Category Archive: Credit

What To Do After You Pay Off That Credit Card

You have selected and begun to execute your plan for getting out of debt – and you have just paid off that first credit card debt.

You are awesome!

Paying off that first account is an important milestone.  There’s a tremendous feeling of satisfaction which accompanies the completion of any worthy goal.  Take a while to enjoy the success – and then get pumped to move on to the next step in your plan.

Before you move too fast, however, check one thing – the next monthly statement from your credit card company.  You may be in for a surprise.

Even though you paid your balance – in full – you may still owe some residual interest.

Most companies charge interest based on your average daily balance – so while your current balance may read zero – the interest calculation is based on the average of the balance, throughout the month.  You will need to pay this interest, prior to your next statement.

When faced with this residual interest charge, I contacted my credit card company.  The entire conversation took less than 2 minutes and the company waived the interest charge!  I have found that contacting them via the “chat now” feature is really effective and saves a lot of time.

Side note:  Contacting the credit card company worked for me.  Each and every financial situation is unique.  I’m sure that various credit card companies have different policies for different cards, individuals, and circumstances.

Even after hitting zero – you’ll want to monitor your various accounts.  Check for possible charges – for things like subscriptions or annual dues – about which you may have forgotten.  Stay on top of things so you’ll know if any surprise charges hit your account.

Congratulations on paying off that first credit card debt!  Now, on to the next one!  Blessings.

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Credit Cards On Pause

When my wife and I decided to get out of debt, we did three things.

First, we created a simple to use zero-based budget.

Second, we established an emergency fund.

Third, we stopped using our credit cards.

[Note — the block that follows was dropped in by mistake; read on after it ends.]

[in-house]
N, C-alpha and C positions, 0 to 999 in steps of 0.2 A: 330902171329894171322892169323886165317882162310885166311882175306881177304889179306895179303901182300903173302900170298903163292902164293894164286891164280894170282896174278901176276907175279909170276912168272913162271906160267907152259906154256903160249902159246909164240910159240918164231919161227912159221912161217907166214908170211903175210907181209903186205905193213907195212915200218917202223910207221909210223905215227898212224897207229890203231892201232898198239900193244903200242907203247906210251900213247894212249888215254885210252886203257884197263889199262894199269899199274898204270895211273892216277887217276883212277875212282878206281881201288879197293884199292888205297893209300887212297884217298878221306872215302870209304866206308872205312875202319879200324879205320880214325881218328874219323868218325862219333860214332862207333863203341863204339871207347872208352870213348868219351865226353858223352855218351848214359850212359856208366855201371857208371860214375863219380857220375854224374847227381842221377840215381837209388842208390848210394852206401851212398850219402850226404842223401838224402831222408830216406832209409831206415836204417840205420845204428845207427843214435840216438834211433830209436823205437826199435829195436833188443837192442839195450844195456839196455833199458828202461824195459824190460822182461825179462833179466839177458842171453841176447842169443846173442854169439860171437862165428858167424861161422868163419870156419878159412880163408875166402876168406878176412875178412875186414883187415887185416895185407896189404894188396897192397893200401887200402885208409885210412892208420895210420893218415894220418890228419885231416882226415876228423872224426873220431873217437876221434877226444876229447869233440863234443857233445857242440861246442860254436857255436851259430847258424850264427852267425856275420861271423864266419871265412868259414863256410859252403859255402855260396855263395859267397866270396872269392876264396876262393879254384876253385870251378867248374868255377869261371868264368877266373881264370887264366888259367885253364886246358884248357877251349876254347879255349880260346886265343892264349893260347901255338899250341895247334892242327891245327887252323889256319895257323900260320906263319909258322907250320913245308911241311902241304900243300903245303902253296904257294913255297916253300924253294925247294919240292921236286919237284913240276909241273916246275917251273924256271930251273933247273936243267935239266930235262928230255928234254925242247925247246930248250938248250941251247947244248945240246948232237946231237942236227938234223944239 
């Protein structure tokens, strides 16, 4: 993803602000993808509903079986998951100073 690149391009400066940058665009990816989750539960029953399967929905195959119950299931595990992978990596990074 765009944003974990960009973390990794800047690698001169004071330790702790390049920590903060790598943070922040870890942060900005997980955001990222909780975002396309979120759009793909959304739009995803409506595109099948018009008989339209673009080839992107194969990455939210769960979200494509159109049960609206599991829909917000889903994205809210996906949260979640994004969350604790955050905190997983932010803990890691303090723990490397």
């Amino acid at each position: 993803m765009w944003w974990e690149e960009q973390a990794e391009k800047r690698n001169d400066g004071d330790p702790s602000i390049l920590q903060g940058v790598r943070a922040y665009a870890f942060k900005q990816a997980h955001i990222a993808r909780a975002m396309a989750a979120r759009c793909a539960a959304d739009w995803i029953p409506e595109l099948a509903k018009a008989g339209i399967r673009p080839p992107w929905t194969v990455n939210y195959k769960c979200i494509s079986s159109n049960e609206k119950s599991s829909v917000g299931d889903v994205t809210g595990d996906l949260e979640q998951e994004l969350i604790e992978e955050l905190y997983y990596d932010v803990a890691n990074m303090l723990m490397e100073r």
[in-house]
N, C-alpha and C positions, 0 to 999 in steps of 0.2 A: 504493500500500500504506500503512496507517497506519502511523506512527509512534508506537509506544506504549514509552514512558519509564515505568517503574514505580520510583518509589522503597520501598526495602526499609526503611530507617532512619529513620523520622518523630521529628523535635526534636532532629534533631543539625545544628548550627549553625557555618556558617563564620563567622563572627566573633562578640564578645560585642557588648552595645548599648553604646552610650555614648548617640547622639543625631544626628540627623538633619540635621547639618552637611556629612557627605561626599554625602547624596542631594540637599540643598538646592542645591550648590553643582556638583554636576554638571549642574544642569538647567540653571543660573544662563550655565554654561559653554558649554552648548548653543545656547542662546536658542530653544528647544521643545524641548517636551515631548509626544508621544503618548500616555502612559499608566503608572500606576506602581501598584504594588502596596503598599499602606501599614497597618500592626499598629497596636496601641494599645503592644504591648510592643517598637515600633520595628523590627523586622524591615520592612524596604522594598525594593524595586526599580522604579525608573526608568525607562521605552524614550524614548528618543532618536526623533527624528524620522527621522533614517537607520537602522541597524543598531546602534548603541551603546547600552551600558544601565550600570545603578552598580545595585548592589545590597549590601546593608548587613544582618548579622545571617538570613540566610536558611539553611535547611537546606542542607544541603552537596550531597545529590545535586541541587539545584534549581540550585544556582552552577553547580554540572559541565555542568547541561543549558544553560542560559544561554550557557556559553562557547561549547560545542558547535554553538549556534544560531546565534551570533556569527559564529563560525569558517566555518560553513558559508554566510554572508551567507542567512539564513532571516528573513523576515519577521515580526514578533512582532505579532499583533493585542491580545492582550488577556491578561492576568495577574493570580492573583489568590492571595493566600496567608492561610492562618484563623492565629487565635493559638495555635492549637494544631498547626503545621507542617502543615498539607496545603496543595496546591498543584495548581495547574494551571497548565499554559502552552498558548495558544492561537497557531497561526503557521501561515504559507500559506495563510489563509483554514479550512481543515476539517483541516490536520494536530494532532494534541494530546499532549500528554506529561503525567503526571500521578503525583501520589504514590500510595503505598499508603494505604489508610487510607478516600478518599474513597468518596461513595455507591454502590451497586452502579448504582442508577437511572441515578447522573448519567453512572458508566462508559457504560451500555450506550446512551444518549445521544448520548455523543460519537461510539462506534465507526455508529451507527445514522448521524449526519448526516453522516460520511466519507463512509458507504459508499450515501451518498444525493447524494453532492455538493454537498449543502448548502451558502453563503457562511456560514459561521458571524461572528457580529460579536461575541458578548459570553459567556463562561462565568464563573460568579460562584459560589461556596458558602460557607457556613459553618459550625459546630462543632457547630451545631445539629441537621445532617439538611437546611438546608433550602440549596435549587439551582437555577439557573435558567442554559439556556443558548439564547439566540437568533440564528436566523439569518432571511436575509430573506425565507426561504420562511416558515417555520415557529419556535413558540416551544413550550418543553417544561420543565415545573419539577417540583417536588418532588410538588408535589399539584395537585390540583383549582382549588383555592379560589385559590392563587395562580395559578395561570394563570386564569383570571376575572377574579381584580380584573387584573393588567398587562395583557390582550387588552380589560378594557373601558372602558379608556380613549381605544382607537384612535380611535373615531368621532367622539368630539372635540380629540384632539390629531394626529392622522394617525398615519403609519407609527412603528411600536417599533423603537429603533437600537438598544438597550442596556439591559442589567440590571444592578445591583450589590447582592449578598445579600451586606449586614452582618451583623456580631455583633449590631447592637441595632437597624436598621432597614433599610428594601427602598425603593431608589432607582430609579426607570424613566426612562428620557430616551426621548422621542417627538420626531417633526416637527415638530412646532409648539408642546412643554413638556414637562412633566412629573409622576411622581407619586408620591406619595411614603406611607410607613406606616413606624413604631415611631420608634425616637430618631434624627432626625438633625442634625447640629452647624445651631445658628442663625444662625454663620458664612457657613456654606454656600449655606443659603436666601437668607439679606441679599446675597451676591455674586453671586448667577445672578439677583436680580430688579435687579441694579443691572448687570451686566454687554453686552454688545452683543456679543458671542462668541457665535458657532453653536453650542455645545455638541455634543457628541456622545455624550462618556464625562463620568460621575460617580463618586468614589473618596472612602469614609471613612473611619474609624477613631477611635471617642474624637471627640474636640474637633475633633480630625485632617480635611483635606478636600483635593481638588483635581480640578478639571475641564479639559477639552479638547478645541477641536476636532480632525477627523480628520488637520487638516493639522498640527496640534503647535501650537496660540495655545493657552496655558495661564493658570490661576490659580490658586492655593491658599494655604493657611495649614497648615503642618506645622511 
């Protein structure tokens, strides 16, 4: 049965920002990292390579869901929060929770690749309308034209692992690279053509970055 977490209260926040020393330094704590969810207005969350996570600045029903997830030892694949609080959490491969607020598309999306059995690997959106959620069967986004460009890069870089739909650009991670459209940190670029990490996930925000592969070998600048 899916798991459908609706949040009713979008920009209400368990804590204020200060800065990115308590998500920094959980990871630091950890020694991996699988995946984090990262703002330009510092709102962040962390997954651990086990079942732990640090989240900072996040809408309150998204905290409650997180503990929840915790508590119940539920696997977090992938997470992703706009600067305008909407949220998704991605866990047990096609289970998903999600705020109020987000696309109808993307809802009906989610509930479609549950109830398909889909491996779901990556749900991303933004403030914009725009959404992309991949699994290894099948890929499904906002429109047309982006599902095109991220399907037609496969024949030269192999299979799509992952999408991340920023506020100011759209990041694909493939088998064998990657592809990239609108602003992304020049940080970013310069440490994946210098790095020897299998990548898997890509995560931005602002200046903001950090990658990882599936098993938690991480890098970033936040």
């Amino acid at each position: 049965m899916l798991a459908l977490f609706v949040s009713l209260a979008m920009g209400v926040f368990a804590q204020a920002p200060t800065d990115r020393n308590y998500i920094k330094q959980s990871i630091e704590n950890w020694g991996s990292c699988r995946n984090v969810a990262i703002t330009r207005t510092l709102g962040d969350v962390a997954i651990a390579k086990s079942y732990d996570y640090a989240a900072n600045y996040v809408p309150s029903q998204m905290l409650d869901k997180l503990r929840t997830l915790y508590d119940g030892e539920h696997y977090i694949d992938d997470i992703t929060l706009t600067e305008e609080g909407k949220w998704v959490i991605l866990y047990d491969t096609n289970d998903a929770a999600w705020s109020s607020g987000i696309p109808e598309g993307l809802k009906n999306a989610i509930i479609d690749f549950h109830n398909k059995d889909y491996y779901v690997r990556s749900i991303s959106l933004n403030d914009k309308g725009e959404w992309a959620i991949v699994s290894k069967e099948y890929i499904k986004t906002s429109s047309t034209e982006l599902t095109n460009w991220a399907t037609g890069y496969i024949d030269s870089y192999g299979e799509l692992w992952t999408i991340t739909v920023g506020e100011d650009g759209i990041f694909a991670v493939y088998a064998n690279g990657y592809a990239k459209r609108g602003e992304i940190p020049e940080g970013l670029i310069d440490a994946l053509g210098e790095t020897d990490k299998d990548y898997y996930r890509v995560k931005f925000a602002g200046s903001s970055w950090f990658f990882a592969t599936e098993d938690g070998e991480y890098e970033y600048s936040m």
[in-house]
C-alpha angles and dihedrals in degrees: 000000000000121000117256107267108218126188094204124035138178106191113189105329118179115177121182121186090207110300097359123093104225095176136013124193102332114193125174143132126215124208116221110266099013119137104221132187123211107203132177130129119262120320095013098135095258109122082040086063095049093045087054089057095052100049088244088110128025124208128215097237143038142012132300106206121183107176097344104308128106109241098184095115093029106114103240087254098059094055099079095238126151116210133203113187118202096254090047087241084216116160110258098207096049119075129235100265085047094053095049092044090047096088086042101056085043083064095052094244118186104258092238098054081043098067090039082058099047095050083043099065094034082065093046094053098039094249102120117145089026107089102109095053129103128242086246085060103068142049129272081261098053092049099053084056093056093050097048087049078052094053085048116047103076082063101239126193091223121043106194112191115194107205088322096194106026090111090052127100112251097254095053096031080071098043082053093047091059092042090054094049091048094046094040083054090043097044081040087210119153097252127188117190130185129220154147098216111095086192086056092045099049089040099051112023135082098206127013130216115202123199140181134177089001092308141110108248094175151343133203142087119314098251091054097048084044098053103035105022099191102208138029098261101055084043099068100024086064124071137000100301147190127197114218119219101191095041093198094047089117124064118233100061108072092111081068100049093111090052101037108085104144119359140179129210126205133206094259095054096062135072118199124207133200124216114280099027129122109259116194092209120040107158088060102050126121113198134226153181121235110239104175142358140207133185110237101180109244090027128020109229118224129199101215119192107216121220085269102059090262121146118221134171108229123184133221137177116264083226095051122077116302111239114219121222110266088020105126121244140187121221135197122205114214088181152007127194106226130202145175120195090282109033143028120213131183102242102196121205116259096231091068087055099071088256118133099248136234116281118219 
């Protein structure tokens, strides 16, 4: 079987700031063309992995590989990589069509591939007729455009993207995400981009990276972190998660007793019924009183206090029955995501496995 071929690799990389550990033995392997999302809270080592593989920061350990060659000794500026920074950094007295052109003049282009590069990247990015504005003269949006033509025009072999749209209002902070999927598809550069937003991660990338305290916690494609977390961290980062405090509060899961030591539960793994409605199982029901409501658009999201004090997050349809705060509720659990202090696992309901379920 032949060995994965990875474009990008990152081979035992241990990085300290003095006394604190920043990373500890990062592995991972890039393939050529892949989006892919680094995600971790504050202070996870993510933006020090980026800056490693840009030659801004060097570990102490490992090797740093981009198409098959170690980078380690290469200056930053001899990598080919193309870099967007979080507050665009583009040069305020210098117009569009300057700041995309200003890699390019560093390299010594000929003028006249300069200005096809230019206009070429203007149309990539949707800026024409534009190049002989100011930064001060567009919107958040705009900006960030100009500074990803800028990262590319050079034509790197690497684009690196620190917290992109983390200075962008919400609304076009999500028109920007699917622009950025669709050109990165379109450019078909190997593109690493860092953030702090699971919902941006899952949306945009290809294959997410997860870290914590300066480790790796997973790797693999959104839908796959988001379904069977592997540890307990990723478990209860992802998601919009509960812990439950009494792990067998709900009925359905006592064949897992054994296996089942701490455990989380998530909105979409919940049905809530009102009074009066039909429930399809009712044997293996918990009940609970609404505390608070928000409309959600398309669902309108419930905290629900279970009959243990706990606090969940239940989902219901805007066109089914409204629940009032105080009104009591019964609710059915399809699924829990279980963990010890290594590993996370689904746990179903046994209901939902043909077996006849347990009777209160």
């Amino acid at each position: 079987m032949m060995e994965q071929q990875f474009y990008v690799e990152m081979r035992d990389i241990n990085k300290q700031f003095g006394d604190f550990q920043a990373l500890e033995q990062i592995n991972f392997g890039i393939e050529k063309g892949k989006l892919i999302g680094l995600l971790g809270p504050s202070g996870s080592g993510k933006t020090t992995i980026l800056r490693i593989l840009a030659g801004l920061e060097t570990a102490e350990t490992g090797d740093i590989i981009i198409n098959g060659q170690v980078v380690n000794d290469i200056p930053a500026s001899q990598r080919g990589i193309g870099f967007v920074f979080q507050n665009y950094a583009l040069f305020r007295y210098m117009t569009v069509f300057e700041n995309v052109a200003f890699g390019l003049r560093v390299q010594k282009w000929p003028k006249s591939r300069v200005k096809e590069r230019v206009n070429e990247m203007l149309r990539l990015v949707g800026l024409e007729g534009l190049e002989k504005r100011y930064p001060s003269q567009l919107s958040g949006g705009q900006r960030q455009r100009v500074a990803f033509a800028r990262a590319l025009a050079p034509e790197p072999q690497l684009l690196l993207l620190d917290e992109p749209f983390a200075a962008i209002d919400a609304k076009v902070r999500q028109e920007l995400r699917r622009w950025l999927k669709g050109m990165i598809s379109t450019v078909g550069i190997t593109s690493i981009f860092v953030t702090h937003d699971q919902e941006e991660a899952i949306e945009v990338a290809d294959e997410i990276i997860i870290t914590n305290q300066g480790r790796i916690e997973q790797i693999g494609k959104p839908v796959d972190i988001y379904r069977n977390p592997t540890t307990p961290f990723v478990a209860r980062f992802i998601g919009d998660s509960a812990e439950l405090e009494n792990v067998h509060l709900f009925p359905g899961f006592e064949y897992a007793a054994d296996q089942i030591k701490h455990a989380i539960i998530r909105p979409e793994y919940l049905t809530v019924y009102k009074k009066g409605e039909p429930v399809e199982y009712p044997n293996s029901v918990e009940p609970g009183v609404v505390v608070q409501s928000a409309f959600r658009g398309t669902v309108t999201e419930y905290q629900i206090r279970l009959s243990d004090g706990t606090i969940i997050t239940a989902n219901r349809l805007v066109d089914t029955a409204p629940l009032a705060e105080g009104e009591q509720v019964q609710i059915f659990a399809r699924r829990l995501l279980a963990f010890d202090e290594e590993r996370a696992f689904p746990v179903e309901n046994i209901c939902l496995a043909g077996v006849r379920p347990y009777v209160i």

Essentially, we put them on pause.

We didn’t cancel them and we didn’t cut them up.  Instead, we simply stopped using them.

Here are the details:

Why did we stop using our credit cards?

We were spending more than we made, month after month, and we were using credit cards to finance our bad spending habits.

Easy-credit made it easy to overspend – and we did.

Getting out of debt became a priority.  Putting away the credit cards – and the ease-of-use that they provided – helped us to reign in our spending.

What did we do with our credit cards?

We didn’t really “do” anything with them.  We just stopped using them.

If memory serves, we did cancel one or two store-branded cards – but that may have happened long before I started No Credit Needed.

We put most of the cards in our home safe and we each kept one, major card in our respective wallets, for emergencies.

We also transferred a balance from one card to another, to take advantage of a zero percent interest balance transfer deal.

That’s it.  We didn’t freeze them or cancel them or chop them up with a blender.  We made a decision not to use them – and we didn’t use them.

How did we live without credit cards?

We used (and use) the envelope system to manage our cash.

We used a debit card, associated with a secondary checking account, for online purchases.

We used online banking to pay our bills – along with the occasional paper check.

What about now?

Now that we have our spending under control and have learned many valuable lessons about responsible management of our finances, we will, occasionally, use a credit card.  We do so mainly for gasoline or groceries – and only for budgeted amounts.  We pay off balances each month and avoid interest like the plague.  Frankly, we find very little need for the cards.

What have we learned?

Getting out of debt can be a challenge.  By putting our credit cards on pause – we gave ourselves a built-in spending limit.  When the money ran out, the money ran out.  This radically changed our habits – and eventually changed our lives.

At one point, we needed credit cards (or thought we did).  Now, we don’t.  And that’s a big difference.

We are in control – not our credit cards, not our spending habits, and not our debt.